The aliens turn up again, one of the humans is revealed to be an alien in disguise, some of the gang get killed and one of the blokes suddenly decides to rape his dead mate's fiancee in an unnecessary plot device that achieves nothing but ugliness in a film that's already testing the patience. Pretty much everything is botched: it's visually boring, the music score is unlistenable and doesn't support the drama (what drama?), the movie grinds to a halt while Julian Glover babbles as a philosophising petrol station attendant, none of the characters are worth a wet shit, and for not one single moment is it even in the same postcode as interesting, exciting or thrilling.

There are two posters on view for Airborne, writer-director-actor-producer Dominic Burns's previous film which in all fairness was okay. But he also made the near-unwatchable one-take piece of garbage Cut, under the pseudonym of Alexander Williams for no apparent reason. (He's also in the worthless Strippers Vs Werewolves.) The spectacularly unspectacular UFO might be (slightly) more of a proper film with slightly better production values, but with characters so intolerably hateful as to have you rooting for the aliens from the start, no actual alien-punching from start to finish, the still considerable talents of Van Damme thrown away and a stupid twist ending, it's still a hell of a long way from professional enough to warrant a rental. UFO? Yes, and U can F O as well.


Wednesday, 9 October 2013



"Which is the best of the Friday The 13th series?" is a question for which I don't have a consistent response. Obviously the original has a claim, as it was the first one which came out of nowhere and set the template rather than followed it. I always used to like Part 2, though a recent rewatch proved slightly disappointing. Part 3 is probably best seen in its 3D theatrical incarnation, as the constant poking of sharp objects into the camera lens looks a little silly on home video. And though no-one else seems to like it (no doubt due to Jason not actually being in it) I have a soft spot for Part 5, though that's most likely because it was my first Friday The 13th in a cinema, and I was the only person in there, and not because it's actually a great film.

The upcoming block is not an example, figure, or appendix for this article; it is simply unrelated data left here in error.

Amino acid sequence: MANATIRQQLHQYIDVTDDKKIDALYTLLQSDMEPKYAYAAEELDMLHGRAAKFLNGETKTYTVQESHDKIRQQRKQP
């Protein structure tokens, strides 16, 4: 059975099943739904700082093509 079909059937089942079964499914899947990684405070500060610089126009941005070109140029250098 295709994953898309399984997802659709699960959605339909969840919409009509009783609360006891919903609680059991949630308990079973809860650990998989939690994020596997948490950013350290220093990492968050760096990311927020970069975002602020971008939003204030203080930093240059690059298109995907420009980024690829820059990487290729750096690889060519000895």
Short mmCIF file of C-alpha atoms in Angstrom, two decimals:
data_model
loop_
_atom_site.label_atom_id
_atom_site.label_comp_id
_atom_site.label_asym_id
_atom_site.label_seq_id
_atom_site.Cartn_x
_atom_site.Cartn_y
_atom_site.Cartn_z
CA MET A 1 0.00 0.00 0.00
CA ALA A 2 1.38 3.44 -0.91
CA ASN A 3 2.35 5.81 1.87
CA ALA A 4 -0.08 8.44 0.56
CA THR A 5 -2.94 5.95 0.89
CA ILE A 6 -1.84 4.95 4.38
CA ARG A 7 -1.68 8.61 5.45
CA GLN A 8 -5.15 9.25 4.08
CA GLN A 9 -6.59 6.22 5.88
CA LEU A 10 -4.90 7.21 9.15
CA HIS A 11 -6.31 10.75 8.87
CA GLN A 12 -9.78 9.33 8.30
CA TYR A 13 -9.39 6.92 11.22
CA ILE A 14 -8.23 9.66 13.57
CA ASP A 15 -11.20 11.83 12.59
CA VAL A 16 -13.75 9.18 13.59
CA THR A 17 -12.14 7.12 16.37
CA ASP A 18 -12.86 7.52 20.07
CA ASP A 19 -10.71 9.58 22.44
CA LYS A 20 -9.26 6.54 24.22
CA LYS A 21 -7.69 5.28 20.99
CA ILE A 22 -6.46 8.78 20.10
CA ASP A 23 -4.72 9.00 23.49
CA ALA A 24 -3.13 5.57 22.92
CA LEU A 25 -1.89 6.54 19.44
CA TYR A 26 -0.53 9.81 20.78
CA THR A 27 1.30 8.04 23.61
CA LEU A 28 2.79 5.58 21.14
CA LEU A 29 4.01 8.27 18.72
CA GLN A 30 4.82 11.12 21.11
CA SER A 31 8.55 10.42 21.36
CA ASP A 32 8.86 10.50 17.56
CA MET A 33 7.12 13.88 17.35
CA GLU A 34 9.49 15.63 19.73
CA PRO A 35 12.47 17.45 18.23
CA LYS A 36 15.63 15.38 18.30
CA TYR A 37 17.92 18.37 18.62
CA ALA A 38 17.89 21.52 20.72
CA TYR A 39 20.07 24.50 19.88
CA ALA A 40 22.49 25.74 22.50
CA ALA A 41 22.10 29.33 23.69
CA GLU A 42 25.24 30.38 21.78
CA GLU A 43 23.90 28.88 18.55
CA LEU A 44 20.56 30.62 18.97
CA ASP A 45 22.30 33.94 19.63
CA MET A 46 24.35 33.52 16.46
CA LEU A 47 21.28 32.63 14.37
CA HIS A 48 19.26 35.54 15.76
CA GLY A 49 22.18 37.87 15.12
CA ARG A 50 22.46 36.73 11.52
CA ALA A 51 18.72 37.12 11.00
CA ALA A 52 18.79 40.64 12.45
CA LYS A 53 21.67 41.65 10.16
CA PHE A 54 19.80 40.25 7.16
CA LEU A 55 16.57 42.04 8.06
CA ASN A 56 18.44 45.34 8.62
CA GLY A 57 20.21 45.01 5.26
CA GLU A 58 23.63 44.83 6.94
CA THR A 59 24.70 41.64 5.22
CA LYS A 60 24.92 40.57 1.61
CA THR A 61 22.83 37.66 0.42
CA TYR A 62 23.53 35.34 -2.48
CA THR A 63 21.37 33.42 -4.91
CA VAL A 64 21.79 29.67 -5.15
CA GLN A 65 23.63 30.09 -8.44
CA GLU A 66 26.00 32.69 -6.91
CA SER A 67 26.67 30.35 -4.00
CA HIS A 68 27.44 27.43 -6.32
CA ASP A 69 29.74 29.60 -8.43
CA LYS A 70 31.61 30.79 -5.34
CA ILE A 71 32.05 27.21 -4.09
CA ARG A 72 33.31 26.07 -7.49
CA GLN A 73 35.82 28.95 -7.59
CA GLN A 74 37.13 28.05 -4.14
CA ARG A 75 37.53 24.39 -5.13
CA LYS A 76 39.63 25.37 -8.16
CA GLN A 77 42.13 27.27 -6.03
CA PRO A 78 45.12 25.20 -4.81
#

For some unaccountable reason I didn't bother to see Friday The 13th: The Final Chapter at my local cinema, when it turned up on a great double bill with My Bloody Valentine, and I eventually saw both films on their VHS releases. This is actually Part 4 in the series (though Part 4 doesn't appear on the film itself), and is certainly one of the better episodes, partly due to its slavish adherence to the recipe and partly due to its insistence on slaughtering almost everyone in the movie, even a passing hitchhiker who doesn't even get any dialogue. Jason Voorhees is now officially dead from the end of Part 3 and is carted off to the morgue, where he promptly comes back to life, kills the morgue attendant and his idiot girlfriend, then heads back to the woods where a bunch of partying teens have pitched up for the usual tedious shenanigans.

Clever, innovative and unexpected it certainly isn't, but it's perfectly well put together thanks to director Joseph Zito knowing exactly what he's doing (he also made the terrific campus slasher Rosemary's Killer), and Harry Manfredini's shrieky-stabby score is again as much of a musical signature as John Carpenter's remorseless Halloween theme but much more musically exciting. Toss in the inevitable T&A, a now-legendary Crispin Glover dance sequence, and enough of Tom Savini's splattery death effects to justify the 18 certificate (though perhaps too much for the ratings boards and not enough to keep the fanboys happy) and you've got a perfectly adequate slasher movie. It's nothing better than perfectly adequate, but it's never boring, it does its job and doesn't waste much time about it.